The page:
What Financial Marketers Need To Know About Digital Video Advertising Now

In the next few years, video advertising in U.S. will soar past $100 billion. Less and less and less will involve traditional TV. Banks and credit unions will increasingly need to shift their TV advertising budgets over to digital video if they hope to get their message in front of their audience. And that means YouTube.

Digital technology has spawned dozens of video alternatives to traditional TV, making the medium wider, deeper, and even narrower — all at once.

“Viewing is now dictated by our personal calendars, not by a network programmer,” says Google in an online educational presentation. “The term ‘broadcast’ doesn’t even really apply anymore.”

And if you spend any amount of time on YouTube, it’s nearly impossible to find a video — whether it’s a scene from your favorite movie or advice on how to repair your lawn mower — that doesn’t have a video ad preceding it. Longer videos on YouTube may be interrupted by a “mid-roll” video ad multiple times.

Forrester Research projects that video ad spending of all kinds will rise in the U.S. from $91 billion in 2018 to $103 billion by 2023 — just over 13%. Forrester says TV ad spending should hold its ground, but growth will chiefly occur online. The firm projects that between 2018 and 2023, online video’s share will rise from 21.2% of spending to 34.3%.

The Interactive Advertising Bureau reports that nearly 60% of marketers’ digital advertising budgets for 2018 was allocated specifically to online video. According to that report, financial services advertisers increased their expected spending on digital and mobile video advertising by 53%, on average, over 2016 levels. Ad spending by financial services companies on original digital video — video produced specifically for internet distribution, as opposed to re-purposed content from traditional TV — is expected to rise even higher, on average by 79%, compared to 2016.

Financial Marketers Cast Gaze Online

There’s an ongoing tug of war between an evolving traditional TV industry and digital video’s new forms. Forrester says that the U.S. audience for traditional TV is currently sitting around 258 million people. But online video is catching up quickly, projected to surpass 201 million views in the U.S. alone this year.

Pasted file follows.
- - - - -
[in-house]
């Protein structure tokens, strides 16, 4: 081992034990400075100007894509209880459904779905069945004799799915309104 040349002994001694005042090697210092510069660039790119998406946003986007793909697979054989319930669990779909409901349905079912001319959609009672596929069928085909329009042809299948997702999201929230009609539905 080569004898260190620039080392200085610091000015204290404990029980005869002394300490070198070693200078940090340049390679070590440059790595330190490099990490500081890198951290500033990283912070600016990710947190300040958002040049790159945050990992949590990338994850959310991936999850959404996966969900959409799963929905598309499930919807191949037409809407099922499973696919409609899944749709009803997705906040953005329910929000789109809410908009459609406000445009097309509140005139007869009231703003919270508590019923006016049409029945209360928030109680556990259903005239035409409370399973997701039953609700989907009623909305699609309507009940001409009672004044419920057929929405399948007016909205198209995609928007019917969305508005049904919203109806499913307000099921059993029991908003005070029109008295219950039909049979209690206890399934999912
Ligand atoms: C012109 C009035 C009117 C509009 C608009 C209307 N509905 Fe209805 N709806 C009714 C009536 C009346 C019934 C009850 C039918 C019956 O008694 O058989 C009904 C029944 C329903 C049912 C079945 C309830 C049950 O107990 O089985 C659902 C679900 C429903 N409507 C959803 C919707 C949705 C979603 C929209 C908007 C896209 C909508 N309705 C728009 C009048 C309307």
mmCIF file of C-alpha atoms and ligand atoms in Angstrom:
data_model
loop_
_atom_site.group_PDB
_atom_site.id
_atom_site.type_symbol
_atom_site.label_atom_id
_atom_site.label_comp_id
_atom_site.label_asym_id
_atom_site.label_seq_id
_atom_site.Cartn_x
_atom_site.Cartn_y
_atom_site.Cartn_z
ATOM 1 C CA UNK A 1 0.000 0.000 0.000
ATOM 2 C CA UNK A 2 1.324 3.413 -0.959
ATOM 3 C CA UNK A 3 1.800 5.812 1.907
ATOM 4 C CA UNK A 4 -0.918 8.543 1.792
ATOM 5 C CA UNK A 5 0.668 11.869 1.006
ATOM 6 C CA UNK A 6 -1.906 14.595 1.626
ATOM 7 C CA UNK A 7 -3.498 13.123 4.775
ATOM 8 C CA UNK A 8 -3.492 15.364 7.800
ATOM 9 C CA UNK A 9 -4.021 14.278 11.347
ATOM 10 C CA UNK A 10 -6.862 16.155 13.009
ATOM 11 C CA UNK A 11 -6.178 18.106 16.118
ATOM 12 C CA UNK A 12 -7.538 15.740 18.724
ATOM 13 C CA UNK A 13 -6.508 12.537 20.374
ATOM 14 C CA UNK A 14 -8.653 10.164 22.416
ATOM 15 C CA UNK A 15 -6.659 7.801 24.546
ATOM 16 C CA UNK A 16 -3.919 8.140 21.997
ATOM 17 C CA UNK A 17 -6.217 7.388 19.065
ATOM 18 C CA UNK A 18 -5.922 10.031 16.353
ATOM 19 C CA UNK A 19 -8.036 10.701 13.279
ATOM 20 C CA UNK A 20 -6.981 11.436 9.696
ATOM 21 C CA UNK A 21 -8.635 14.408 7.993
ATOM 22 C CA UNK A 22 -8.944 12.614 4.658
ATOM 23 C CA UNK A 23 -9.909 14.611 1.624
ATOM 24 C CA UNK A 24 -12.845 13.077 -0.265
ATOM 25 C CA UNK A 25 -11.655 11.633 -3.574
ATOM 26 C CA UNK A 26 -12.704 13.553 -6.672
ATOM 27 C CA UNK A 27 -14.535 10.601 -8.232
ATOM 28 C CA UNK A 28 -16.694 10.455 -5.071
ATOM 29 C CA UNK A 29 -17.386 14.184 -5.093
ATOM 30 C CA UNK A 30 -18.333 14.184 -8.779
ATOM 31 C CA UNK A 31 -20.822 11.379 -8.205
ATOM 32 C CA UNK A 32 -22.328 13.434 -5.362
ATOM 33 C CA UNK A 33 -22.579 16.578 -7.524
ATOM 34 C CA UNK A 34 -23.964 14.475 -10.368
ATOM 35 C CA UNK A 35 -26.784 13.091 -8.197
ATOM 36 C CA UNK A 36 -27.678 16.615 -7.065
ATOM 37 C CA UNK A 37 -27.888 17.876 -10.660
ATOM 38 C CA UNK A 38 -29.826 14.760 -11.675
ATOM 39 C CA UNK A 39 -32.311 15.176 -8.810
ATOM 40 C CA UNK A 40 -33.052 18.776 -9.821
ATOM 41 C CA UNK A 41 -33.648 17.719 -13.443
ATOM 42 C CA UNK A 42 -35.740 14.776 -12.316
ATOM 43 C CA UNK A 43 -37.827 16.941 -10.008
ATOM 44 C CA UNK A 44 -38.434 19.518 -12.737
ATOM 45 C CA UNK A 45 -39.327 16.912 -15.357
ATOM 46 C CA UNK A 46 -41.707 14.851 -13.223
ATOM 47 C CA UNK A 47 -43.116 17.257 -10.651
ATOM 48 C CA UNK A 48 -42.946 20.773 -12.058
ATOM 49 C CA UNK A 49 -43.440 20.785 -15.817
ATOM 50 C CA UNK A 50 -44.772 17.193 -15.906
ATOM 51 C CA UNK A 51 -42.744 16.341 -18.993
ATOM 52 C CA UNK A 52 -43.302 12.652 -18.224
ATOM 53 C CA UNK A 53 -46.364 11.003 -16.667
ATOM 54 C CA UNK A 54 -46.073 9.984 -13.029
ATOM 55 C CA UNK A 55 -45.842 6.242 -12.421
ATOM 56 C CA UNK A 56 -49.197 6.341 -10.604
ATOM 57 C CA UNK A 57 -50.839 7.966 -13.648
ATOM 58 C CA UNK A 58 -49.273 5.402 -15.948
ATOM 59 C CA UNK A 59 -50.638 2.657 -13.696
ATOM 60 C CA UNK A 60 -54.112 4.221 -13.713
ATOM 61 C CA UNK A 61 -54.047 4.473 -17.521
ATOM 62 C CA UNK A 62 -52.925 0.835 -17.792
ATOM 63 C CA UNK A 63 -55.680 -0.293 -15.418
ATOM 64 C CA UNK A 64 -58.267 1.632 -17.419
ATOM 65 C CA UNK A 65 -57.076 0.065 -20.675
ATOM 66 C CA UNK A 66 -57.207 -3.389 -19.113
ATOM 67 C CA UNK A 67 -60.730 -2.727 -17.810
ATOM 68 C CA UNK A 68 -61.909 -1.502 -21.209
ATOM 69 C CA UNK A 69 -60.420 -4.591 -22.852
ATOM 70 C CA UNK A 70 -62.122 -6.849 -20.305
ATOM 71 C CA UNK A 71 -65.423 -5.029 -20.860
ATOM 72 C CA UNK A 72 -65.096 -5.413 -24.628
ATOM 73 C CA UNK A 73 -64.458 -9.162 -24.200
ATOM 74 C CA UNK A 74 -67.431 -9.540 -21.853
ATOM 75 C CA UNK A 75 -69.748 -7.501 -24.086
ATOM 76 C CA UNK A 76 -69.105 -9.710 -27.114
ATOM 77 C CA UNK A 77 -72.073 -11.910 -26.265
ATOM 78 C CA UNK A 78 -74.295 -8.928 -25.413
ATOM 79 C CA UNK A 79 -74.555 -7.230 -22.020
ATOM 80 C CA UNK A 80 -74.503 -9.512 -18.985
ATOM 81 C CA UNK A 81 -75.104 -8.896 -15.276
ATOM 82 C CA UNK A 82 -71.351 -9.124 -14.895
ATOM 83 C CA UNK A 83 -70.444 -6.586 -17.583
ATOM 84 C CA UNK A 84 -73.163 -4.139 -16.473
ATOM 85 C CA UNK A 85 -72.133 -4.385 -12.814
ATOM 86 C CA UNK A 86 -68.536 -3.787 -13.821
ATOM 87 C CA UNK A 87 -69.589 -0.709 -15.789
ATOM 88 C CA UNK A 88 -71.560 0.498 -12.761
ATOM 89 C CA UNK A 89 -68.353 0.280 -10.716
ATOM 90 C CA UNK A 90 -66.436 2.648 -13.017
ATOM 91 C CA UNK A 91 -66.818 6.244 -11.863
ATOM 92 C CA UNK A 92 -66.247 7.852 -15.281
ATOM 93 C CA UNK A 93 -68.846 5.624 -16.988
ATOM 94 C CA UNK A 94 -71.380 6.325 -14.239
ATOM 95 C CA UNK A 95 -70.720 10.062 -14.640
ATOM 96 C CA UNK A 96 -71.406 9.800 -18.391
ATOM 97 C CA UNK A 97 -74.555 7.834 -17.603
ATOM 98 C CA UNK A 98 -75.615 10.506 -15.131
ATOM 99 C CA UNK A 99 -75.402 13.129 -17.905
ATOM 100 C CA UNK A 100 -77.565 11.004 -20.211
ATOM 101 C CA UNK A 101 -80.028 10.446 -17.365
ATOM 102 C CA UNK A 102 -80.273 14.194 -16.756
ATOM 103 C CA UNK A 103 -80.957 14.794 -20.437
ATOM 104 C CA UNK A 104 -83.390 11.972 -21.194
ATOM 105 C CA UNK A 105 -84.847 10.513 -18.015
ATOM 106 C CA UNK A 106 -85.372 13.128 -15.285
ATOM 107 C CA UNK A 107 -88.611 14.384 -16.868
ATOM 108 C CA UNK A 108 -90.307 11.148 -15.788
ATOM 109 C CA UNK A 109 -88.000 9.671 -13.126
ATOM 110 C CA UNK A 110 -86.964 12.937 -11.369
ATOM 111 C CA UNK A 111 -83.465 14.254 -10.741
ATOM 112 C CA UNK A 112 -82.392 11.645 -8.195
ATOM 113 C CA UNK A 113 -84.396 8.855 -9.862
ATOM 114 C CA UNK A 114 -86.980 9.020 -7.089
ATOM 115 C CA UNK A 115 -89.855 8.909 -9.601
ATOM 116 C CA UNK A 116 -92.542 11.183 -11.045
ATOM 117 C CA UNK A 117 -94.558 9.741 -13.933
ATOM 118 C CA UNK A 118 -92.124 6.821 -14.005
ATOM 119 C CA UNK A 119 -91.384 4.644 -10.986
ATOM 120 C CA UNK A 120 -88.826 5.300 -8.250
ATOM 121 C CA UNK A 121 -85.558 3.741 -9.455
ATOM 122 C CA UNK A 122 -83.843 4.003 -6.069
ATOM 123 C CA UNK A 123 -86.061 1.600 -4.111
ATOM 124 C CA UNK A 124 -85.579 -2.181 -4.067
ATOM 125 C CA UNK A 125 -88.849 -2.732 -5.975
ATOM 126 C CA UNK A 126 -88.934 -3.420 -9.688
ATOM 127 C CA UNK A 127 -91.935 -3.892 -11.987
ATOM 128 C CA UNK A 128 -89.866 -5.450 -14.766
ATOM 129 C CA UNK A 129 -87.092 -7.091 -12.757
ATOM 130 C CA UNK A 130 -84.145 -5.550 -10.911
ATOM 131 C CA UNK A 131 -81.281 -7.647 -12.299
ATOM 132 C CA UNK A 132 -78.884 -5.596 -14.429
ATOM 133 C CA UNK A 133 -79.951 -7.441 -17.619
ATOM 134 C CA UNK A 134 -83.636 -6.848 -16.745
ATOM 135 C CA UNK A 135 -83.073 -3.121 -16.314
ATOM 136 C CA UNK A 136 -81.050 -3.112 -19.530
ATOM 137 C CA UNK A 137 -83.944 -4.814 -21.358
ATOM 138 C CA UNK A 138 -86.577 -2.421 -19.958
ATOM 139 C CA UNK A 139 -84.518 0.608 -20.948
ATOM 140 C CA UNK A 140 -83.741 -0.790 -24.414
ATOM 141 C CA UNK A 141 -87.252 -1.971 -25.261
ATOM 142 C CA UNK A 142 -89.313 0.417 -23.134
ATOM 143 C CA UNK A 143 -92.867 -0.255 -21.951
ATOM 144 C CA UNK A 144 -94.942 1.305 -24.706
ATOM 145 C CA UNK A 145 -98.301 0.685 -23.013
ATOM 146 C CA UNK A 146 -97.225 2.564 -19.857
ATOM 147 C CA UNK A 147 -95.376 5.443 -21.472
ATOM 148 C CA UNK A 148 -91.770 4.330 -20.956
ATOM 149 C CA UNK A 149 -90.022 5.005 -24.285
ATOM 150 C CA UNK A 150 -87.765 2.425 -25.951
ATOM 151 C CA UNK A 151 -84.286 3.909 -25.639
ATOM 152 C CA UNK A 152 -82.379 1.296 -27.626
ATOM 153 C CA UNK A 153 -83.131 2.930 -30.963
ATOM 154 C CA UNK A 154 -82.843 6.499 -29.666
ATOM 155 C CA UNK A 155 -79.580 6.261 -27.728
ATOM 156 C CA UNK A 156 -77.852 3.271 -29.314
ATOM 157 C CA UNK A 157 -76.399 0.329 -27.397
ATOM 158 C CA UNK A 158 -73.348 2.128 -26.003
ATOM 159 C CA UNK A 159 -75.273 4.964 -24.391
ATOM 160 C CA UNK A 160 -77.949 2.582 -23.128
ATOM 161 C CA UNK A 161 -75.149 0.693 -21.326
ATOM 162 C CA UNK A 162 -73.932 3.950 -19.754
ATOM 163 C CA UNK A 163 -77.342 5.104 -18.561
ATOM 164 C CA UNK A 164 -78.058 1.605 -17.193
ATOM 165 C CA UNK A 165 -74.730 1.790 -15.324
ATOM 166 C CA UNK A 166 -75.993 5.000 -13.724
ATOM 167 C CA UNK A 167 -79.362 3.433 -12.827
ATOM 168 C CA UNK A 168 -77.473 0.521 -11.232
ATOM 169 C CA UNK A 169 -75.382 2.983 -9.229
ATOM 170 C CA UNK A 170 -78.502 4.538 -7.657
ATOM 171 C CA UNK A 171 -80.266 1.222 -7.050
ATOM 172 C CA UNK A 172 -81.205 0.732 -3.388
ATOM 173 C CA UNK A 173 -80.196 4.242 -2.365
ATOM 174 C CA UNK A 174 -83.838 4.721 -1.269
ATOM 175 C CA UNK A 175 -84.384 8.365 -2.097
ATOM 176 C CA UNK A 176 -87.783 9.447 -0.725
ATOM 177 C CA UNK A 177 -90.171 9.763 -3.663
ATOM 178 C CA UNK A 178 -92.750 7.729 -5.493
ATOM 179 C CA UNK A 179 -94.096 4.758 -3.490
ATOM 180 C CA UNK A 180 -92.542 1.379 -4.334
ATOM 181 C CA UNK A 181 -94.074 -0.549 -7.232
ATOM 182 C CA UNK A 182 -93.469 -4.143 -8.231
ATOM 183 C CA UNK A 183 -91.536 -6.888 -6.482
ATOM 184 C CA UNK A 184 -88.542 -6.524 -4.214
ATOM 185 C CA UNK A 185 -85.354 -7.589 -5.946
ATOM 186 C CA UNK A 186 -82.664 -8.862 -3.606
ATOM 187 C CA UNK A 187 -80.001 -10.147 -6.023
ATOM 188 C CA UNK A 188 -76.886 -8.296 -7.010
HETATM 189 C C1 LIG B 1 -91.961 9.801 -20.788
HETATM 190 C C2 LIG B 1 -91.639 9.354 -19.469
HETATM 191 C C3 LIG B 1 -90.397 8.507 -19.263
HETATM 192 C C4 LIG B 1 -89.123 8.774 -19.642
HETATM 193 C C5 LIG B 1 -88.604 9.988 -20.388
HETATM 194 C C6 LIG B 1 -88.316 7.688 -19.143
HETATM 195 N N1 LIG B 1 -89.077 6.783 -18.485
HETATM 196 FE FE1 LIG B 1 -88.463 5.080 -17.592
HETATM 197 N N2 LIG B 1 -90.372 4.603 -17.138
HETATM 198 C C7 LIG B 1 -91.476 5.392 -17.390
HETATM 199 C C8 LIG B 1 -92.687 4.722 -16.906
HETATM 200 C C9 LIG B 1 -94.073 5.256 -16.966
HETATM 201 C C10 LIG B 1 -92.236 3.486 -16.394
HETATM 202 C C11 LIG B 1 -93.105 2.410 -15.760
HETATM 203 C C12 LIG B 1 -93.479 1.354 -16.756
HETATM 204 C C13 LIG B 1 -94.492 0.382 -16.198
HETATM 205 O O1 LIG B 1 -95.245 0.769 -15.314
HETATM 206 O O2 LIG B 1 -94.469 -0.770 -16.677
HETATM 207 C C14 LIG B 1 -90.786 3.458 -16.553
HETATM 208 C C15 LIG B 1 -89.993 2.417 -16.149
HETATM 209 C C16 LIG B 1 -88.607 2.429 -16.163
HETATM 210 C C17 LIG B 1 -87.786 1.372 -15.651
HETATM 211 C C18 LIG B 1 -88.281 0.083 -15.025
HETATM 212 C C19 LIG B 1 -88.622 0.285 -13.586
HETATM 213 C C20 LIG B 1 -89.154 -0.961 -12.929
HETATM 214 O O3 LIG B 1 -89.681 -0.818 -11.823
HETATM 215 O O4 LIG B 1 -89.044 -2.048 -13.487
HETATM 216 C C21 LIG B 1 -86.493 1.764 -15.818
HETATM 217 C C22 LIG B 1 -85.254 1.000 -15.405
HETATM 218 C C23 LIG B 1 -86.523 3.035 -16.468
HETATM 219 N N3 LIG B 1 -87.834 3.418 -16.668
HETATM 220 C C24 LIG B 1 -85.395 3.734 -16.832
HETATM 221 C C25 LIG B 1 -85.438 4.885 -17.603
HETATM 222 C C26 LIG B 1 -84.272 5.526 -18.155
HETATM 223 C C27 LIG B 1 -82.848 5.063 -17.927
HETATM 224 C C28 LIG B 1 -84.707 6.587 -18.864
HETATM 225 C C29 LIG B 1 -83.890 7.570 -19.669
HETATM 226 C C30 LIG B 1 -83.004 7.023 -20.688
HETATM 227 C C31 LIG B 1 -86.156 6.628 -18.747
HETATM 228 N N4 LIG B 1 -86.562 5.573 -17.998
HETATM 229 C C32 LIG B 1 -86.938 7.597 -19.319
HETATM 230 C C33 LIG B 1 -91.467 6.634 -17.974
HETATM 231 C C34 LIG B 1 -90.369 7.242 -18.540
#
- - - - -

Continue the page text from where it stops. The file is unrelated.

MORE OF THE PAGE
“U.S. viewers have an increasing array of options for watching video content,” says Brandon Verblow, Forecast Analyst at Forrester. “With a finite population and hours in a day, TV’s grip on viewer attention is beginning to loosen.”

According to the IAB, 70% of consumers globally watch digital video content at least once daily, and 53% stream several times each day. Two thirds of consumers worldwide have live-streamed video. More than half of them prefer free viewing supported by advertising.

Verblow and his team advise that “advertisers must continue to diversify their video ad budgets to ensure effective delivery of their message in this increasingly fragmented environment.”

Indeed banking providers are already participating in this rapidly evolving digital video market. But this whirlwind of change has complicated marketing decisions for traditional financial institutions, starting with how — and where — they should allocate their budgets.

Online digital video advertising isn’t just for big brands and megabanks, either. There’s a lot right on the web that financial marketers can explore. Even the tiniest advertisers can experiment with video marketing on YouTube. The site offers tips to those who don’t have a video message to show yet. Video advertising has become more pervasive overall, and appears in multiple forms.

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The Multi-Faceted Digital Marketing Puzzle

Advertisers can pick and choose among opportunities for a more efficient overall buy. But concocting the right mix of places to be seen, however, and the type of message to be delivered on each can be a daunting challenge.

Jim Nail, Principle Analyst at Forrester, says that marketers must update the old one-size-fits-all approach if they hope to fully exploit all the opportunities digital video presents.

“As consumers’ video consumption habits become a smorgasbord of viewing options,” he says, “marketers must offer their morsels in different places and portions.”

The challenge for larger players, as video marketing platform Innovid put it, is that “digital video advertising needs to be more precise, strategic, and personalized across all devices and channels.”

“It’s like a kid’s puzzle,” as one advertiser explains in a Forrester report. “At a certain age, a kid can do a 100-piece puzzle. We’re now dealing with the 1,000-piece puzzle, and we have to put all the pieces together to find a way to reach our audience in the same mass way.”

YouTube Drives the Digital Video Bus

According to Forrester, two-thirds of U.S. adults will tolerate ads in order to have access to free streaming, and they prefer streaming with commercials versus waiting for their shows to become available online without commercials.

“As free streaming has grown more popular, so has YouTube,” Verblow explains. “Its product execution helps drive the market.”

The report finds that beyond being free, YouTube’s user experience is improved by the wide variety of content it carries and the ability of its algorithm to recommend additional, well-matched suggestions for viewers.

Forrester counts social media video on all other social media channels separately from YouTube. In 2017, the firm says, 37 million people watched social network video where the content was put up in hopes of monetizing it — excluding personal video sharing among friends and family members. While that is small in terms of the overall online video usage, Forrester notes that social has considerable prospects for growth, with usage increasing along with advertiser awareness of this channel.